4th Quarter Blues

Jordan Brooks, ALN Apartment Data

A Look Back at a Less Than Stellar 4th Quarter—Greater Ft. Worth

Even during the boom that the multifamily industry has experienced over the past decade; the 4th quarter is usually a time where we see a dip in expected gains. So, a 4th quarter drop becomes an expectation and, therefore, less relevant.  By comparing 4th quarters, year over year, you can gain a clearer picture of how the 4th quarter stacks up. To that aim, let’s look at the final quarter of 2017 for the 12 ALN Apartment Data submarkets of the Greater Fort Worth area, and how it compares to prior years.

Average Occupancy and Net Absorption

While most of the area’s submarkets suffered negative absorption in Q4 2017, none fell below the statistically significant range from the last handful of years. Both the Grapevine/Roanoke/Keller and North Richland Hills/Hurst/Haltom City submarkets had negative absorption of 100 units or more but delivered nearly 600 and more than 150 new construction units respectively in the quarter. Submarkets like North Arlington, South Arlington, and South Ft. Worth also experienced negative absorption of 100 or more units in Q4, but without delivering any new units. Luckily for these three submarkets, these absorption losses accounted for average occupancy decreases of only 1% or less.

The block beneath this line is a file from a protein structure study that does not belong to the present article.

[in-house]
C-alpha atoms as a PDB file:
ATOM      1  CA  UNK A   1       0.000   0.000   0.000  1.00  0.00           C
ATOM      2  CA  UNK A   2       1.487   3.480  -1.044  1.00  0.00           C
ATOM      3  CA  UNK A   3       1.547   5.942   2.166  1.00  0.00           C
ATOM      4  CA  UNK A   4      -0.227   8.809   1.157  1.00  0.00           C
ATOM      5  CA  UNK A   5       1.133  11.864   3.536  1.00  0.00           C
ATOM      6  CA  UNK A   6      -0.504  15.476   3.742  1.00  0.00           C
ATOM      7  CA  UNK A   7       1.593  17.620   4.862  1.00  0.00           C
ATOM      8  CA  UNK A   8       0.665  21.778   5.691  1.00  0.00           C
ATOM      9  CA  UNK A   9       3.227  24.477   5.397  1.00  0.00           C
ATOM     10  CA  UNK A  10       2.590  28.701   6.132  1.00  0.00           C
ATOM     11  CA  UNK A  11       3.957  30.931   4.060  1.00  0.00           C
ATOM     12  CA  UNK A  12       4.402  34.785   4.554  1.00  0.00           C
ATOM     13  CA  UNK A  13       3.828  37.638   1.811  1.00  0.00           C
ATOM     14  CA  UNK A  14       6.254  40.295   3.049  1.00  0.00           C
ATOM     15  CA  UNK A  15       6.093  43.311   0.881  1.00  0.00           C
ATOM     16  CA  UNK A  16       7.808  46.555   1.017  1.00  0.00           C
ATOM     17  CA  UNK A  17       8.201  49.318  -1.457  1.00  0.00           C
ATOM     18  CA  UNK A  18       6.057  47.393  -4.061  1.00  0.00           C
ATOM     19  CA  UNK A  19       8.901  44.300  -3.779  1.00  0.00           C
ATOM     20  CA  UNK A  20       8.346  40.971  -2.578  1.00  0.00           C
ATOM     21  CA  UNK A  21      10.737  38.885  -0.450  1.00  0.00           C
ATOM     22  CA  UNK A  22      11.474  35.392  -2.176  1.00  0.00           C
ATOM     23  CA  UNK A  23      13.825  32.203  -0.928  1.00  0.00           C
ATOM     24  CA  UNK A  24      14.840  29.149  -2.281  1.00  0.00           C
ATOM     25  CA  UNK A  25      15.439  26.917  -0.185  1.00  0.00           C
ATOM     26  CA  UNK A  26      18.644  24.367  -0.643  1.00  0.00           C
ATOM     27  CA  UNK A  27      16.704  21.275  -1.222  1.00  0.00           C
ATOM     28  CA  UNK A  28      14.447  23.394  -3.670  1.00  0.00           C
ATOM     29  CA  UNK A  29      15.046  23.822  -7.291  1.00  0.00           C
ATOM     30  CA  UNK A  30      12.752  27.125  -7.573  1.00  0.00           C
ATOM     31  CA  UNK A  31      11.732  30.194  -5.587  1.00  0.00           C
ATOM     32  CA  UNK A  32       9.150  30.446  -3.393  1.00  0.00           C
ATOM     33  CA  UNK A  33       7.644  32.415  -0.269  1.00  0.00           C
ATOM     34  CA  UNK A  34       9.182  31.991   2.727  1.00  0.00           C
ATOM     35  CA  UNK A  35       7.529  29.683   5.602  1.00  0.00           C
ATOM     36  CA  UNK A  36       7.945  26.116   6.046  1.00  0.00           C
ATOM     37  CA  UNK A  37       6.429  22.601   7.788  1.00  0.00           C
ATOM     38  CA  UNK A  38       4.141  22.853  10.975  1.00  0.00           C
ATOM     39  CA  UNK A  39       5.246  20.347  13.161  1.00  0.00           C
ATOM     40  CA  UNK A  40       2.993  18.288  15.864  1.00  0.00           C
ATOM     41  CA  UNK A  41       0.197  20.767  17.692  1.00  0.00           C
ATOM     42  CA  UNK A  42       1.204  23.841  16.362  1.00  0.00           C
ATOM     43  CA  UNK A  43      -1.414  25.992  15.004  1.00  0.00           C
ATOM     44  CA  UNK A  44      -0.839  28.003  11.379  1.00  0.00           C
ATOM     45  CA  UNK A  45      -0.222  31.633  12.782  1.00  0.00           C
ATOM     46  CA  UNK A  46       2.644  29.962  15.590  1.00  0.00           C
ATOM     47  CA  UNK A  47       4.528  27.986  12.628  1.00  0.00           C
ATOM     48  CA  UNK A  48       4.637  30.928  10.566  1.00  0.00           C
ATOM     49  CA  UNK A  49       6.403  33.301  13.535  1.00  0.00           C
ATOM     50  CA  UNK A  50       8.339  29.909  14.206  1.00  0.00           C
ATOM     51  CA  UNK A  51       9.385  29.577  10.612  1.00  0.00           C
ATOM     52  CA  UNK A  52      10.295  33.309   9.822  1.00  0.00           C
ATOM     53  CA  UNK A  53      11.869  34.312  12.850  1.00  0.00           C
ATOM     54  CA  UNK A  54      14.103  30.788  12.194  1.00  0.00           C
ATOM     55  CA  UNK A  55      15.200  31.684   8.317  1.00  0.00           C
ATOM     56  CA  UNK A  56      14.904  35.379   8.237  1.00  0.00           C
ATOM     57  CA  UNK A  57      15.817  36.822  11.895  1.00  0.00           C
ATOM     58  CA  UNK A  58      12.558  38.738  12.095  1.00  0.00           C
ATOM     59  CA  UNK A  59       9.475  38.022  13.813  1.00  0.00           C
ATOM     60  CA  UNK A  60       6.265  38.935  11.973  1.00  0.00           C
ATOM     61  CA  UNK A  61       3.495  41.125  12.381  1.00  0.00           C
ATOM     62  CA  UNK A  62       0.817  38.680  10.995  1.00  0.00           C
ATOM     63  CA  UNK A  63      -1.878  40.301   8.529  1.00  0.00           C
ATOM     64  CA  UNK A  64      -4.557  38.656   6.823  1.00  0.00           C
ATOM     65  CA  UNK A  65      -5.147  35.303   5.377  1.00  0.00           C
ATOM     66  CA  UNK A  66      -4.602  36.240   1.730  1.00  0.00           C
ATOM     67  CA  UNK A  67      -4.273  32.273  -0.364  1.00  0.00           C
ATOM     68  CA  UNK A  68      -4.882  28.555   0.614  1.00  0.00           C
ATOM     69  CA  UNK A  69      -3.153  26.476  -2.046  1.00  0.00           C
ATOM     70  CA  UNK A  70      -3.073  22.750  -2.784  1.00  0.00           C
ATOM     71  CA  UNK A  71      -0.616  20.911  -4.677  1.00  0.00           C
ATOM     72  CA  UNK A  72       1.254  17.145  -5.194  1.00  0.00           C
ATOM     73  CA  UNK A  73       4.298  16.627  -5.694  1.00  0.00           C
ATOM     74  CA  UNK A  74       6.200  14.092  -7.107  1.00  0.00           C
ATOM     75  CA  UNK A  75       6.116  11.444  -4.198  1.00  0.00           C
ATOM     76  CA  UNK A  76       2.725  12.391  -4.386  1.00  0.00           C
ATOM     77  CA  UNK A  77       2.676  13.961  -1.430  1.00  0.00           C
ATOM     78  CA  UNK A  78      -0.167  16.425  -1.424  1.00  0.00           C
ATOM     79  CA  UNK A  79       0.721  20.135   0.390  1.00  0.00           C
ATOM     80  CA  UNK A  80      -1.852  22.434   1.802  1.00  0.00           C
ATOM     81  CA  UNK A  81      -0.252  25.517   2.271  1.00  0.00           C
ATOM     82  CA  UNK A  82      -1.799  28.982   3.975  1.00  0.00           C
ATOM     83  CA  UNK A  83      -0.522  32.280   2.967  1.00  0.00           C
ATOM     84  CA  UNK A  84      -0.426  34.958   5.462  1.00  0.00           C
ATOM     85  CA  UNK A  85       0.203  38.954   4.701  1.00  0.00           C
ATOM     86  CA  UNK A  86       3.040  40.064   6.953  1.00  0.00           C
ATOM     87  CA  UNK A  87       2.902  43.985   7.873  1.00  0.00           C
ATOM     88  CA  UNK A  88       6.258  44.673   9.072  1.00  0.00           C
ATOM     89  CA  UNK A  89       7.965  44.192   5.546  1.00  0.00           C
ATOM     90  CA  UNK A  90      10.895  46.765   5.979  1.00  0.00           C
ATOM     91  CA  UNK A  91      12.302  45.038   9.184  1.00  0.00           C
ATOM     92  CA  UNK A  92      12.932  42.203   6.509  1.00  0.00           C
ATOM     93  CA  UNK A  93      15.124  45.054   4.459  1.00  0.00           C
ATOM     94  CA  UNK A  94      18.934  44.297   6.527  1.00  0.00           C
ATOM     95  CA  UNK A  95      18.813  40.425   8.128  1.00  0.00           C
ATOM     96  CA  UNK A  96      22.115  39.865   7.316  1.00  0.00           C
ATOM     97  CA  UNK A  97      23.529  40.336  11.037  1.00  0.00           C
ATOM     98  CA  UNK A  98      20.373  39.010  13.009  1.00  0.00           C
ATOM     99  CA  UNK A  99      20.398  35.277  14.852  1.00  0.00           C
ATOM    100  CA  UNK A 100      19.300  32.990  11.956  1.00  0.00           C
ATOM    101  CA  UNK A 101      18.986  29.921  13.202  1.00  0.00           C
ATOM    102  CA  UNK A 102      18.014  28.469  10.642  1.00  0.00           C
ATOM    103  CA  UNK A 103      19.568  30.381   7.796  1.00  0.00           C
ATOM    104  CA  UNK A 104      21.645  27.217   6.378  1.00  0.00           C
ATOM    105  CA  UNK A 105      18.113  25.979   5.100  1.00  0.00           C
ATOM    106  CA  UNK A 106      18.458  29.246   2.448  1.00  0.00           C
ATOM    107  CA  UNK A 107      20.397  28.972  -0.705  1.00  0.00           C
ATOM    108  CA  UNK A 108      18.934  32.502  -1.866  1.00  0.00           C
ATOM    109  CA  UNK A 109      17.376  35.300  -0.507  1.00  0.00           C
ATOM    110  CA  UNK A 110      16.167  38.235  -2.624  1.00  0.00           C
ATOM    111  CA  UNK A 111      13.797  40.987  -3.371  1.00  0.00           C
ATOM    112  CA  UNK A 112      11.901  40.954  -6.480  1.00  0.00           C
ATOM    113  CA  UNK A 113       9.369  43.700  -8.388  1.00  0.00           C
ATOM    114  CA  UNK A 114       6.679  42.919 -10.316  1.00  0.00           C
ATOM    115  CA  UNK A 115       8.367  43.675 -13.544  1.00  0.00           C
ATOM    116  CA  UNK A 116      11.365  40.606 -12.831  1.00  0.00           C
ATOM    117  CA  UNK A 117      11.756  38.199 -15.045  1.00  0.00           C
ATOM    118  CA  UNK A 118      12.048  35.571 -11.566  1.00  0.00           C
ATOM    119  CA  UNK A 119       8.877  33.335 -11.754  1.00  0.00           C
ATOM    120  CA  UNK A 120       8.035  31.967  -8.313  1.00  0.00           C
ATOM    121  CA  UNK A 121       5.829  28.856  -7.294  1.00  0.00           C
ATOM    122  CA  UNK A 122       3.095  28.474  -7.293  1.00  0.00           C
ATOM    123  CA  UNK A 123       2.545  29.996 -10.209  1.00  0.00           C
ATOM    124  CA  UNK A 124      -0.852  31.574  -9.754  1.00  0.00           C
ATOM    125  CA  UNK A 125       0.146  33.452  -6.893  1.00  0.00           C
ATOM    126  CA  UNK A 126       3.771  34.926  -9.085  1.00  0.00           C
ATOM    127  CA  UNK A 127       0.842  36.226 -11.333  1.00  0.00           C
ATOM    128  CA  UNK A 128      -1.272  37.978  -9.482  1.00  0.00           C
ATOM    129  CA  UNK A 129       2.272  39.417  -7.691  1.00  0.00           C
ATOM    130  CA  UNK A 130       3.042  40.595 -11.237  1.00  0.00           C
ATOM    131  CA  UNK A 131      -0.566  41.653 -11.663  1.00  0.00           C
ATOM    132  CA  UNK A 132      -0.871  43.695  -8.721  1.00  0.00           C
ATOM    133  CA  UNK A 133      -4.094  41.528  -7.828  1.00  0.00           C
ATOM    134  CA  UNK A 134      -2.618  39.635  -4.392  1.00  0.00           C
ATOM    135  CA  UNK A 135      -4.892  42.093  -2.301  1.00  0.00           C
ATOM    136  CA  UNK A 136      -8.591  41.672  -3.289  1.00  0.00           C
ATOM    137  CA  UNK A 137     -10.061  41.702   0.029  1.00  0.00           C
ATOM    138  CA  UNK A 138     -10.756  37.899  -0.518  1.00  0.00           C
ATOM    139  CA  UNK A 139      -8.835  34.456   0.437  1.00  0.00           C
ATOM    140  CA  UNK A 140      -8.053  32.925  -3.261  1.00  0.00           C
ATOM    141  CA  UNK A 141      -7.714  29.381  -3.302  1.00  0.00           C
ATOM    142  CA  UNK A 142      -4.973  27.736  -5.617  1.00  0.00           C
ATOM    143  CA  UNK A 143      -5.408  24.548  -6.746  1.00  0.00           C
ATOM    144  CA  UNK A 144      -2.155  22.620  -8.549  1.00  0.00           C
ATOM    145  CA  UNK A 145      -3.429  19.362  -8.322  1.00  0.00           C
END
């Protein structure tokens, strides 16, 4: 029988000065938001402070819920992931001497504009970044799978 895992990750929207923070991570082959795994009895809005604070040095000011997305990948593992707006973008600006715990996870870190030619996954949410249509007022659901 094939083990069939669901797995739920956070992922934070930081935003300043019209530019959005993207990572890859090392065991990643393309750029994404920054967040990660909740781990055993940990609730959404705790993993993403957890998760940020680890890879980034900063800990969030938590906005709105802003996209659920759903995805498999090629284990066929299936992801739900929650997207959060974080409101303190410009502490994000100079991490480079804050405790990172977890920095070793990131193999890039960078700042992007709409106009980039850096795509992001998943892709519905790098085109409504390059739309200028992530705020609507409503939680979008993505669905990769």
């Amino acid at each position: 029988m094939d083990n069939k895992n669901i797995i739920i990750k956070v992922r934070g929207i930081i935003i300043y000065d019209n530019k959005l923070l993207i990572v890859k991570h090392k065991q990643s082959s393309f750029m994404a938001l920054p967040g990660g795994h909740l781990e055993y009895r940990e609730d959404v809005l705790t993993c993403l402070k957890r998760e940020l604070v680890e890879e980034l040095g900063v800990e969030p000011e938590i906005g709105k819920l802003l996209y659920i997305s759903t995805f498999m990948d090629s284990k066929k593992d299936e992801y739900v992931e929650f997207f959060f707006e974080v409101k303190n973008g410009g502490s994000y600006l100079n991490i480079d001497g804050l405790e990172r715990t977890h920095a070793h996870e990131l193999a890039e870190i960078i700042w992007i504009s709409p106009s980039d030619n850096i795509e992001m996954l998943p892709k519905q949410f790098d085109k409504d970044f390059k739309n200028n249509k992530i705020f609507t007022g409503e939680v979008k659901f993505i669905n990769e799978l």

Predictably, the hardest hit submarkets from the perspective of average occupancy were the aforementioned Grapevine/Roanoke/Keller and North Richland Hills/Hurst/Haltom City – with decreases of just over 4% and 2% respectively. Given that these losses were due to multiple properties coming online in Q4, this isn’t much of a concern. Of note, however, is the fact that the 4% occupancy loss by the Grapevine/Roanoke/Keller submarket was well below its typical range-even for the 4th quarter. The bright spot was West Ft. Worth, with an occupancy gain of nearly 2% for the quarter and absorption of close to 300 units.

Average Effective Rent

Average effective rent performance was below average for the area over the past handful of years. This wasn’t due to all submarkets losing ground. Instead, the top performers were less impressive than previous years, and the bottom performers were worse. Submarkets like Central Ft. Worth, Grapevine/Roanoke/Keller and South Arlington all realized effective rent losses of 2% or more. Of these, Grapevine/Roanoke/Keller stands out. After delivering almost 600 new units in the quarter, a decline of 2.5% points to very competitive conditions in the submarket.

On the top end, only North Richland Hills/Hurst/Haltom City topped 1% average effective rent growth.  Central Arlington and East Ft. Worth were the only other submarkets to see effective rent gains. While none of these gains or losses fell outside the statically significant range from the past four years, the losses suffered by Central Ft. Worth and Grapevine/Roanoke/Keller were extremely close.


The Greater Ft. Worth area experienced a moderately down 4th quarter, even by the standard of previous years. The average occupancy and absorption losses in many of the submarkets, paired with the declines in average effective rents were unlike those of recent years. Further exacerbating the issue is much of the decline was not due to an overabundance of new units. With nearly 10,000 units due to come online in 2018, conditions in the area are certainly worth monitoring.

Despite some negative signs, it’s possible we are simply seeing the beginning of a return to more historically normal conditions after being spoiled by more recent years.